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Publication numberUS7615856 B2
Publication typeGrant
Application numberUS 11/215,131
Publication dateNov 10, 2009
Filing dateAug 31, 2005
Priority dateSep 1, 2004
Fee statusPaid
Also published asUS20060049995
Publication number11215131, 215131, US 7615856 B2, US 7615856B2, US-B2-7615856, US7615856 B2, US7615856B2
InventorsAtsushi Sakai, Ryosuke Usui, Yasunori Inoue
Original AssigneeSanyo Electric Co., Ltd.
Export CitationBiBTeX, EndNote, RefMan
External Links: USPTO, USPTO Assignment, Espacenet
Integrated antenna type circuit apparatus
US 7615856 B2
Abstract
An integrated antenna type circuit apparatus which provides excellent circuit characteristics while suppressing an increase in packaging area. The integrated antenna type circuit apparatus includes an insulating base, a semiconductor circuit device, chip parts, a molding resin, an antenna conductor, a ground conductor, and external lead electrodes. The plurality of chip parts are mounted on the insulating base, and are soldered to electrodes of wiring conductors on the top of the insulating base for electric and physical connection. The insulating base has a multilayer structure, being formed by laminating a plurality of insulator layers. The antenna conductor is formed on the bottom of the insulating base. A wiring conductor adjacent to the antenna conductor is provided with the ground conductor so that it overlaps with the antenna conductor.
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Claims(6)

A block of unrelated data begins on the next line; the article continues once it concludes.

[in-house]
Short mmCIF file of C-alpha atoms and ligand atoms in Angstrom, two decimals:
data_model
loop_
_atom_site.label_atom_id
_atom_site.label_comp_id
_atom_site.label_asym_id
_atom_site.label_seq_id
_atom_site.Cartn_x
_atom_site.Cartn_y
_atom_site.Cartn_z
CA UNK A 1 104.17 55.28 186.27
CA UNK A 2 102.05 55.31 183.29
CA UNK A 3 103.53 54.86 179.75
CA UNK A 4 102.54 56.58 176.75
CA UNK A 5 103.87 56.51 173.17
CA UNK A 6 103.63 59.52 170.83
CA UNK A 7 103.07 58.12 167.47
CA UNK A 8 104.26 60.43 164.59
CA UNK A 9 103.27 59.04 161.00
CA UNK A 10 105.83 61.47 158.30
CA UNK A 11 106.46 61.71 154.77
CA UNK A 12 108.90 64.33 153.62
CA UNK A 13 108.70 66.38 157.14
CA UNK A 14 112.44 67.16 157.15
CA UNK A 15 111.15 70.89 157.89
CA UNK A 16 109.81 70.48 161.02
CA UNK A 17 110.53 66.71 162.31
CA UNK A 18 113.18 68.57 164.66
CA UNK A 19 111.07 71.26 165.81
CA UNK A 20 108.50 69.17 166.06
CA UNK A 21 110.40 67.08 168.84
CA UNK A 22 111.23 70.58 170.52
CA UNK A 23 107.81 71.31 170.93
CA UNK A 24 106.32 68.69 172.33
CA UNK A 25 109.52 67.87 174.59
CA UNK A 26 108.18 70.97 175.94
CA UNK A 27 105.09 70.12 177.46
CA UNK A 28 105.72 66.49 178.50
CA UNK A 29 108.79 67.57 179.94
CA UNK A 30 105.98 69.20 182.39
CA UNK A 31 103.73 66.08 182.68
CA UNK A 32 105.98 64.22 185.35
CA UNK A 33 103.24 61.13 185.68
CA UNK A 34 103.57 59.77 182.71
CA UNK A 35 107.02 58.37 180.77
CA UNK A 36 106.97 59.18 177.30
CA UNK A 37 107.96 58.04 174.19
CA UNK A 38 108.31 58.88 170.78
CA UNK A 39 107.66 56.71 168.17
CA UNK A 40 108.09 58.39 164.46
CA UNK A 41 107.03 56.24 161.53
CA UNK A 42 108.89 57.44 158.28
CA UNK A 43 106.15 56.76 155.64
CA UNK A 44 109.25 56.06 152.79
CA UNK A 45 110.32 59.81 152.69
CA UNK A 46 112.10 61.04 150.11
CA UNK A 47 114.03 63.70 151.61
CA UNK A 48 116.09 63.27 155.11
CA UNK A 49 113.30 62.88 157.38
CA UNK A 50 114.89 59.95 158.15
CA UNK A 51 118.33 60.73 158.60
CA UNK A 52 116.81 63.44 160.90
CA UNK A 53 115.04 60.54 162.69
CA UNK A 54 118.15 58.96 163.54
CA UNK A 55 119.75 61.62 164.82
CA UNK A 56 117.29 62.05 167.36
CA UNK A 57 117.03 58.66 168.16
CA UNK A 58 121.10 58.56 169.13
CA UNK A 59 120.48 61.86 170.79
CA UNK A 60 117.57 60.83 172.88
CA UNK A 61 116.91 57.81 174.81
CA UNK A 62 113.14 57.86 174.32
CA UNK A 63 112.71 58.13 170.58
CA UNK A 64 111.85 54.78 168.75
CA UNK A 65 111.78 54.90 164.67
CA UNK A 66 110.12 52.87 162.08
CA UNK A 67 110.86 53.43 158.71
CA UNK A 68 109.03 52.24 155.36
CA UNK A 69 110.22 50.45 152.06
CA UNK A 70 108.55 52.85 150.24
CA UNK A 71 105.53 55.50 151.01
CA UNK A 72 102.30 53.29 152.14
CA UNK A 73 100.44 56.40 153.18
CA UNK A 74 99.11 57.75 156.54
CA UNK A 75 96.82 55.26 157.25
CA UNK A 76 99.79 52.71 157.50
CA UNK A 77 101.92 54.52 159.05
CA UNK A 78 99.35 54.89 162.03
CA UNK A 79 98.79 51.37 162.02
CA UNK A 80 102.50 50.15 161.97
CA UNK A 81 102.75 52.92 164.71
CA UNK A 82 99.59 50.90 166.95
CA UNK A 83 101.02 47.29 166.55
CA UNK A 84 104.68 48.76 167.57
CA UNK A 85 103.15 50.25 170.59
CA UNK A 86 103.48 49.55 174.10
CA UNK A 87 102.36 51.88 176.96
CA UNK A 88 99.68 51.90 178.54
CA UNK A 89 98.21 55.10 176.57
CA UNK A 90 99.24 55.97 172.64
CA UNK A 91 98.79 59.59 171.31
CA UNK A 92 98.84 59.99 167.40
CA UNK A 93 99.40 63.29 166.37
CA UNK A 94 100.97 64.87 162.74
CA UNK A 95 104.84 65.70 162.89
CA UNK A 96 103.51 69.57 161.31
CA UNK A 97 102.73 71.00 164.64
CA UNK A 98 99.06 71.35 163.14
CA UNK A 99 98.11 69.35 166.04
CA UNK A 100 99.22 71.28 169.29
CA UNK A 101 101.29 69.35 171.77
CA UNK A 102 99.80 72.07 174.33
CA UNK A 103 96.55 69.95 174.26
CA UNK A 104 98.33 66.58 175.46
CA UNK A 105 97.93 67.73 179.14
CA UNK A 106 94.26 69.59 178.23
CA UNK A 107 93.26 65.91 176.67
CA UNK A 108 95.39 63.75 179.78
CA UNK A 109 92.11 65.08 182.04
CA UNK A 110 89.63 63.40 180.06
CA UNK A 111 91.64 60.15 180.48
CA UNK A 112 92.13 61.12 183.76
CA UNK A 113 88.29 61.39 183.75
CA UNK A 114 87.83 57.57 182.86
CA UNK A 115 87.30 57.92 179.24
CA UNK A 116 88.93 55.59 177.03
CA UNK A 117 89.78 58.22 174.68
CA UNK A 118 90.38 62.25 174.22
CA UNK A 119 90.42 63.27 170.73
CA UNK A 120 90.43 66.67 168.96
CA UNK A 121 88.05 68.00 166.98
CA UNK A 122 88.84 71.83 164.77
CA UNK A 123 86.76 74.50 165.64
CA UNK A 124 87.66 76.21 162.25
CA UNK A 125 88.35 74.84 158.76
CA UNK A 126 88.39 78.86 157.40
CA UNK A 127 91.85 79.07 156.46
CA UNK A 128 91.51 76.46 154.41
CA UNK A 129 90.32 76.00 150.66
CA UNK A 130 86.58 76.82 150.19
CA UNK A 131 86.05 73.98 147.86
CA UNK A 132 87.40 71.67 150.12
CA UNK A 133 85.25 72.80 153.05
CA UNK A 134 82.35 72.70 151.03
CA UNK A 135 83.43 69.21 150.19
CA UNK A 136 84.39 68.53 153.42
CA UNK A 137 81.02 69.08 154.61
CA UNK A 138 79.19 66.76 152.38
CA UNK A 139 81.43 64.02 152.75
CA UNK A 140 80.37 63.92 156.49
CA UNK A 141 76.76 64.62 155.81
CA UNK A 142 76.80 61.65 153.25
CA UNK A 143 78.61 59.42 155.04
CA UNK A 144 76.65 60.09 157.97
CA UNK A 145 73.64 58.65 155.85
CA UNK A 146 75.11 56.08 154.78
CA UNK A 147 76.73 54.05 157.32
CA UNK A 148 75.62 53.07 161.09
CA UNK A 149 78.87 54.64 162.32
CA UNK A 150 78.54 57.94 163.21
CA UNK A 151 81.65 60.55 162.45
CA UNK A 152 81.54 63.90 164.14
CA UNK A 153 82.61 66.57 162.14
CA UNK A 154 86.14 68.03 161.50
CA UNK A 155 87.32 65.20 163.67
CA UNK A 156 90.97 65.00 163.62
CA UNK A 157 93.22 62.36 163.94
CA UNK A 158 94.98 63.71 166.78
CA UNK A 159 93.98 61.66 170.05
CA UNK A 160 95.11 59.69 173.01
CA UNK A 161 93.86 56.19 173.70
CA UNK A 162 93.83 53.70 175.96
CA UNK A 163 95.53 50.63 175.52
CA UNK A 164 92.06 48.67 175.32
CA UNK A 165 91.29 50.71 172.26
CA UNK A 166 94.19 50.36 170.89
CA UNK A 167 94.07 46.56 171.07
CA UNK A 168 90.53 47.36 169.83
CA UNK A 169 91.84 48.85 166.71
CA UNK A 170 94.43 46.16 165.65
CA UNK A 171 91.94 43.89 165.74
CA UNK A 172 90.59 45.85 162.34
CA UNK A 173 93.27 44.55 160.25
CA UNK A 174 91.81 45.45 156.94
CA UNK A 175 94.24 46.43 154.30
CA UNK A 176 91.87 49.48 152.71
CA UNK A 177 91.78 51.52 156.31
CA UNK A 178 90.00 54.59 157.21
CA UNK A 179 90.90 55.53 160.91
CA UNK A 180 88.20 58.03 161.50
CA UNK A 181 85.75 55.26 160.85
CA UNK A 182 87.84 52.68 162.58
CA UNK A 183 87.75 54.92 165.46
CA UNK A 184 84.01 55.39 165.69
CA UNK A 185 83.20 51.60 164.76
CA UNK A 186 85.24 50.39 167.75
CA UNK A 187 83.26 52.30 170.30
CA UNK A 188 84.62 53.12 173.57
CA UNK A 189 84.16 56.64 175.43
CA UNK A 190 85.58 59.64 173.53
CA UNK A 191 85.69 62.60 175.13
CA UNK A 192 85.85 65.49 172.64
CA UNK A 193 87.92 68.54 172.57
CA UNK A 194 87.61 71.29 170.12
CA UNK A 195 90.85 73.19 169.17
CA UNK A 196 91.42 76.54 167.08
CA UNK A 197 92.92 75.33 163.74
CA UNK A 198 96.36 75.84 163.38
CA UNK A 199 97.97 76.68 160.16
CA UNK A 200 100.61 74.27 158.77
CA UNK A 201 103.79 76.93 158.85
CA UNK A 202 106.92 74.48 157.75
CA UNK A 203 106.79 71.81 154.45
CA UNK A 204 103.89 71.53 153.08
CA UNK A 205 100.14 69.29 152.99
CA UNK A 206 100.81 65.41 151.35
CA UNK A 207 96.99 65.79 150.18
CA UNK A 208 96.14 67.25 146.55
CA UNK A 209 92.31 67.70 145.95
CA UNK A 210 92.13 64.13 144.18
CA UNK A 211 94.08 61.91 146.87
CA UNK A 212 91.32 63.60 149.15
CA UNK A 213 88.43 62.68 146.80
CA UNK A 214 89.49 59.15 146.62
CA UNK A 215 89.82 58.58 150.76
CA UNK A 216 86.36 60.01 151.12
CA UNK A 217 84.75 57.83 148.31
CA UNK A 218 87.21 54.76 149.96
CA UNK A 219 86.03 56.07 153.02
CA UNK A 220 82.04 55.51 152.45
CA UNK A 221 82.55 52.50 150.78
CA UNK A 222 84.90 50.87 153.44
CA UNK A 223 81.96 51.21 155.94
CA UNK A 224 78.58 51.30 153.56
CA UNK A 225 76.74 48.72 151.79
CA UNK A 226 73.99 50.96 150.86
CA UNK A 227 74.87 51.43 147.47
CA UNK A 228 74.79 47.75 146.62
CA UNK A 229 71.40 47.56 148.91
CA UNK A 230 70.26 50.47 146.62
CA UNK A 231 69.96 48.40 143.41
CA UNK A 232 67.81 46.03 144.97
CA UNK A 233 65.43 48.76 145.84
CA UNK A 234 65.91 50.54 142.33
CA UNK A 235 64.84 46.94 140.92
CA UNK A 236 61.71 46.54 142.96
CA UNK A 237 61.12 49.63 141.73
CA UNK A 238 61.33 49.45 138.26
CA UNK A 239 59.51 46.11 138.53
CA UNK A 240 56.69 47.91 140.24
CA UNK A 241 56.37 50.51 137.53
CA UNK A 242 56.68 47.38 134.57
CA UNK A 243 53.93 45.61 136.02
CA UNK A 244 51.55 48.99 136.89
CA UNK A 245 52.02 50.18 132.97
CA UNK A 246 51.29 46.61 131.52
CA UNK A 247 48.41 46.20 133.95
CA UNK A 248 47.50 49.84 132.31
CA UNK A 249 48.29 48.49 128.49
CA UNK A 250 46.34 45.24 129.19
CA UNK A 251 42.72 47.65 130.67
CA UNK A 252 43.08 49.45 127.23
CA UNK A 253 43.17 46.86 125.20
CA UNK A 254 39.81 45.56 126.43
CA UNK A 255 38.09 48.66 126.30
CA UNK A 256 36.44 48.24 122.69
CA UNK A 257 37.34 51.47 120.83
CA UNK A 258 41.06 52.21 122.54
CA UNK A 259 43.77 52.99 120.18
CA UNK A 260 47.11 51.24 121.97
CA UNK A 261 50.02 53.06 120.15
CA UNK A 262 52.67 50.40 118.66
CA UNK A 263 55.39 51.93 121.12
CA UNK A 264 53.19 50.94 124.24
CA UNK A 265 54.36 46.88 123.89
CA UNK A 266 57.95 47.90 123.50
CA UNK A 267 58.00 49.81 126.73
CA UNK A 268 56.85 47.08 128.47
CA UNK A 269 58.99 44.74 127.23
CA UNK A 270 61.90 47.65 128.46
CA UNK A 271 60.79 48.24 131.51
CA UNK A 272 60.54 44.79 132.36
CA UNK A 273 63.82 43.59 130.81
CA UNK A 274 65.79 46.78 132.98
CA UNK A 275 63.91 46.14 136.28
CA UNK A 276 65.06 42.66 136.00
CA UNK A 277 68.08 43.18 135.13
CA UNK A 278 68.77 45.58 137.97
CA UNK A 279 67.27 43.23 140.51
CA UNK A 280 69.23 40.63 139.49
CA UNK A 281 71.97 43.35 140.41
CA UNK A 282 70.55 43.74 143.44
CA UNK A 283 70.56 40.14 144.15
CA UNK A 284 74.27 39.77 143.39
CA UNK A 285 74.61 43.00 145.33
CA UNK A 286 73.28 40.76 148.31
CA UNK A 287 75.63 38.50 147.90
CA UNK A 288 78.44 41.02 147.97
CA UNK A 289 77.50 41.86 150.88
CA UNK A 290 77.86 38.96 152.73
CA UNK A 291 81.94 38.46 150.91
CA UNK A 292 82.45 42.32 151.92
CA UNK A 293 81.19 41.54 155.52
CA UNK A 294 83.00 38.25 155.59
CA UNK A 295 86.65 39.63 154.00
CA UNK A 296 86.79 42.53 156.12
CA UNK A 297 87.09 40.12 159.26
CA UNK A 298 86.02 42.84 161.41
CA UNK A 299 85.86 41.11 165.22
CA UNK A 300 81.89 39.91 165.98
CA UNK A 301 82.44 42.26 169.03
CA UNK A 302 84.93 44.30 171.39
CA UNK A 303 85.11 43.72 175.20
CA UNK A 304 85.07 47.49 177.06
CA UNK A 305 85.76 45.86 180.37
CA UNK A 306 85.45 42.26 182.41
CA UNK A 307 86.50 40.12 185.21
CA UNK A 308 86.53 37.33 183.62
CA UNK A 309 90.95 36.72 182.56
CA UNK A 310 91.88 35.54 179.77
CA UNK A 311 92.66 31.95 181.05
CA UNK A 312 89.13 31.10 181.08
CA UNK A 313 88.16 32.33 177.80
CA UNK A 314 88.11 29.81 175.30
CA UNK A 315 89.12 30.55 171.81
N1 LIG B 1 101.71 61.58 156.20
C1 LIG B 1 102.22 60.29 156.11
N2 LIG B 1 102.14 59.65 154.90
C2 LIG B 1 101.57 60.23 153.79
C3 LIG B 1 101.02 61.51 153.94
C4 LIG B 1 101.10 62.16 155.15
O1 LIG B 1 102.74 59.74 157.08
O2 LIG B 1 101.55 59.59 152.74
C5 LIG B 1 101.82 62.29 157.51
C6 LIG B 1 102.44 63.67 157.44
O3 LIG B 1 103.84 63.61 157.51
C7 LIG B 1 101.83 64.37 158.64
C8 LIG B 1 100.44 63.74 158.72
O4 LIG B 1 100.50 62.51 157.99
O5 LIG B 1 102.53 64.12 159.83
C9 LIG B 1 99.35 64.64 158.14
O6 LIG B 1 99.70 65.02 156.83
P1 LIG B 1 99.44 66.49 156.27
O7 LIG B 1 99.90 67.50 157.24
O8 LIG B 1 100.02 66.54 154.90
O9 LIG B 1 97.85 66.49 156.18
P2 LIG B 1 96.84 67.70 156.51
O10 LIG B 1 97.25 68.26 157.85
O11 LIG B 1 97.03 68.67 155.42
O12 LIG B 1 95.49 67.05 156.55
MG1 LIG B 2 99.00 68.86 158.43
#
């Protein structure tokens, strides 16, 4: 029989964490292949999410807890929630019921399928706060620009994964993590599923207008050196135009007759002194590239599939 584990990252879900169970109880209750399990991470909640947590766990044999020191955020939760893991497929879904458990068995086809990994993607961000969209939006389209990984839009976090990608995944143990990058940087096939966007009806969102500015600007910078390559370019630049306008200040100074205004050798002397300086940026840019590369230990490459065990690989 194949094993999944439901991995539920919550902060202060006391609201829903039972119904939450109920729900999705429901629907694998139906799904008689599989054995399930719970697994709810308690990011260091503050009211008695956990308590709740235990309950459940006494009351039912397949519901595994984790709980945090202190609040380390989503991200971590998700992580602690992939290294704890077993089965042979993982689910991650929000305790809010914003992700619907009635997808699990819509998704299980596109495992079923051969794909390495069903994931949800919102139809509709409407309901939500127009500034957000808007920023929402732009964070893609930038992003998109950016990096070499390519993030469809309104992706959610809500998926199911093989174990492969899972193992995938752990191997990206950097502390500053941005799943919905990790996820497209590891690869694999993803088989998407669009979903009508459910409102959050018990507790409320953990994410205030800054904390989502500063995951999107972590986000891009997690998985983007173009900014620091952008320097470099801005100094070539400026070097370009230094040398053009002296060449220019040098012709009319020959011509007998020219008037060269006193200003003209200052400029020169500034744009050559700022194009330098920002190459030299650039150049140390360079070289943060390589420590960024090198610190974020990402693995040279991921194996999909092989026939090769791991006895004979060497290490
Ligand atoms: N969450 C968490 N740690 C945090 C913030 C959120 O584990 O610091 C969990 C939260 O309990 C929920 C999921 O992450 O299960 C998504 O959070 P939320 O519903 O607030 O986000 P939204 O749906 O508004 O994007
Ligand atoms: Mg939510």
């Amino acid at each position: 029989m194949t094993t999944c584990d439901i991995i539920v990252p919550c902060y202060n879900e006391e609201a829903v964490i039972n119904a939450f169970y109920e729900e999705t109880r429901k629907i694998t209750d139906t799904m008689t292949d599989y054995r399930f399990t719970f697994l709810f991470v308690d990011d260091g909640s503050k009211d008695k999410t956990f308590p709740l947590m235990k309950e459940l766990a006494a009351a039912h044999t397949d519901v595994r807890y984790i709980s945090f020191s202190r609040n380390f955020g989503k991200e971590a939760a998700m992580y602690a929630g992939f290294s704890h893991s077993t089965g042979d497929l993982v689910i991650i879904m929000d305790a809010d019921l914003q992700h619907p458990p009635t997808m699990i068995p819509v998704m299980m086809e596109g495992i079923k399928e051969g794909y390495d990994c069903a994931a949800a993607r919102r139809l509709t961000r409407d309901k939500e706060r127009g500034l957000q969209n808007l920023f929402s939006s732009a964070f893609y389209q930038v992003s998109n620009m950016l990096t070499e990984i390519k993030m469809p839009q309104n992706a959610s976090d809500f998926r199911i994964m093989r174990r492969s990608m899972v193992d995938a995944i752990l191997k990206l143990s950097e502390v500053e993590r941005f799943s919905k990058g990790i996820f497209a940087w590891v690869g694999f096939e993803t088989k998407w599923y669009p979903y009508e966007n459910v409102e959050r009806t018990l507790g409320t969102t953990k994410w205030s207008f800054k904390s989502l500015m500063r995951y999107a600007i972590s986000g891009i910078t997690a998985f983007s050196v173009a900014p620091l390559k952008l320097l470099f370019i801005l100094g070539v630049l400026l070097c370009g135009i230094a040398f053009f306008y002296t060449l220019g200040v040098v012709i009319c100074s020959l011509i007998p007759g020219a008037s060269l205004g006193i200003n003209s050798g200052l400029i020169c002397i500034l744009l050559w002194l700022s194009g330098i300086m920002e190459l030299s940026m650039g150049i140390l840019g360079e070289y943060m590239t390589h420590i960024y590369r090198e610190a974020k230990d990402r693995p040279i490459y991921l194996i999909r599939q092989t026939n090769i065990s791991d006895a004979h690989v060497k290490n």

1. A semiconductor integrated circuit apparatus comprising:
an insulating resin film;
a first circuit device embedded in the insulating resin film;
a flat-shaped wiring layer of fixed potential, being formed on the insulating resin film above the first circuit device; and
a second circuit device formed on the wiring layer, wherein
the first circuit device or the second circuit device is a capacitive chip including a plurality of capacitive device units,
at least one of the capacitive device units has a low-capacity capacitor and a high-capacity capacitor, and
the low-capacity capacitor and the high-capacity capacitor are connected in parallel.
2. A semiconductor integrated circuit apparatus comprising:
an insulating resin film;
a first circuit device embedded in the insulating resin film;
a first wiring layer having one end connected to the first circuit device and the other end extended to reach a top of the insulating resin film;
a second circuit device formed on the insulating resin film above the first circuit device; and
a second wiring layer of fixed potential, being formed around the second circuit device, wherein
the first circuit device or the second circuit device is a capacitive chip including a plurality of capacitive device units,